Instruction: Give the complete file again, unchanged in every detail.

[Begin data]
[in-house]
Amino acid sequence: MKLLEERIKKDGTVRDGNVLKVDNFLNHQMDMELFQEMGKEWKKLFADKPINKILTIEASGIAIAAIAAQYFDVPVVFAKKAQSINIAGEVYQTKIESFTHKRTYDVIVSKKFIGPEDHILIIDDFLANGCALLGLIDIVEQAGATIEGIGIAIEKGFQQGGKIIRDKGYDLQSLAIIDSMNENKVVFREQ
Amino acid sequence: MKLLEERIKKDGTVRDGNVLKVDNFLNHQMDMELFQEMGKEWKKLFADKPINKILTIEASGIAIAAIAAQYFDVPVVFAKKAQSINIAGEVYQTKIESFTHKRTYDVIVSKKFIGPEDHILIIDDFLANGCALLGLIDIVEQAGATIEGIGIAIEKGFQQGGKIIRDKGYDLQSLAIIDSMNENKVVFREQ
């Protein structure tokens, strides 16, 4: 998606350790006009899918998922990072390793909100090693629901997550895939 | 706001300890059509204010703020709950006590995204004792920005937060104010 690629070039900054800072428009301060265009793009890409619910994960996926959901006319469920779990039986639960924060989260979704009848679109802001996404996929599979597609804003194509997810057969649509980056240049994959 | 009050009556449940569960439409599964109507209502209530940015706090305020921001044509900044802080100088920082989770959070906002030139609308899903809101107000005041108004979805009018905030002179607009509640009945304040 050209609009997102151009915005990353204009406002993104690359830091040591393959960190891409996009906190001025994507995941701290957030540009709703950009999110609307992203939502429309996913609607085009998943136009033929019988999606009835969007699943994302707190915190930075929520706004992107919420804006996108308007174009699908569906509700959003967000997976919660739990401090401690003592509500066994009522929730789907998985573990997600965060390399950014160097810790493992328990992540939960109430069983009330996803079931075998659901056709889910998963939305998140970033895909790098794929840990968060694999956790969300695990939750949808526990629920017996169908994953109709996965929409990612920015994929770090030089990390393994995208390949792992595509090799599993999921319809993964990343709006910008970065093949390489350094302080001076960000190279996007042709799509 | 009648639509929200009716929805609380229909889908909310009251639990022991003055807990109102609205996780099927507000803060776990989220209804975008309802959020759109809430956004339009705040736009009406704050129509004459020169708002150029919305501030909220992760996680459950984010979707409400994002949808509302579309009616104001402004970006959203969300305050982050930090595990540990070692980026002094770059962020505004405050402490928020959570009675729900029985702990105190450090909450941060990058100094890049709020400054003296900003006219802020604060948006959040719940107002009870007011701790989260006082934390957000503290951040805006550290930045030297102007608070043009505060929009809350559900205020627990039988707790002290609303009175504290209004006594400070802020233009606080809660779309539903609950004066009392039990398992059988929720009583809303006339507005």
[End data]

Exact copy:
[in-house]
Amino acid sequence: MKLLEERIKKDGTVRDGNVLKVDNFLNHQMDMELFQEMGKEWKKLFADKPINKILTIEASGIAIAAIAAQYFDVPVVFAKKAQSINIAGEVYQTKIESFTHKRTYDVIVSKKFIGPEDHILIIDDFLANGCALLGLIDIVEQAGATIEGIGIAIEKGFQQGGKIIRDKGYDLQSLAIIDSMNENKVVFREQ
Amino acid sequence: MKLLEERIKKDGTVRDGNVLKVDNFLNHQMDMELFQEMGKEWKKLFADKPINKILTIEASGIAIAAIAAQYFDVPVVFAKKAQSINIAGEVYQTKIESFTHKRTYDVIVSKKFIGPEDHILIIDDFLANGCALLGLIDIVEQAGATIEGIGIAIEKGFQQGGKIIRDKGYDLQSLAIIDSMNENKVVFREQ
């Protein structure tokens, strides 16, 4: 998606350790006009899918998922990072390793909100090693629901997550895939 | 706001300890059509204010703020709950006590995204004792920005937060104010 690629070039900054800072428009301060265009793009890409619910994960996926959901006319469920779990039986639960924060989260979704009848679109802001996404996929599979597609804003194509997810057969649509980056240049994959 | 009050009556449940569960439409599964109507209502209530940015706090305020921001044509900044802080100088920082989770959070906002030139609308899903809101107000005041108004979805009018905030002179607009509640009945304040 050209609009997102151009915005990353204009406002993104690359830091040591393959960190891409996009906190001025994507995941701290957030540009709703950009999110609307992203939502429309996913609607085009998943136009033929019988999606009835969007699943994302707190915190930075929520706004992107919420804006996108308007174009699908569906509700959003967000997976919660739990401090401690003592509500066994009522929730789907998985573990997600965060390399950014160097810790493992328990992540939960109430069983009330996803079931075998659901056709889910998963939305998140970033895909790098794929840990968060694999956790969300695990939750949808526990629920017996169908994953109709996965929409990612920015994929770090030089990390393994995208390949792992595509090799599993999921319809993964990343709006910008970065093949390489350094302080001076960000190279996007042709799509 | 009648639509929200009716929805609380229909889908909310009251639990022991003055807990109102609205996780099927507000803060776990989220209804975008309802959020759109809430956004339009705040736009009406704050129509004459020169708002150029919305501030909220992760996680459950984010979707409400994002949808509302579309009616104001402004970006959203969300305050982050930090595990540990070692980026002094770059962020505004405050402490928020959570009675729900029985702990105190450090909450941060990058100094890049709020400054003296900003006219802020604060948006959040719940107002009870007011701790989260006082934390957000503290951040805006550290930045030297102007608070043009505060929009809350559900205020627990039988707790002290609303009175504290209004006594400070802020233009606080809660779309539903609950004066009392039990398992059988929720009583809303006339507005």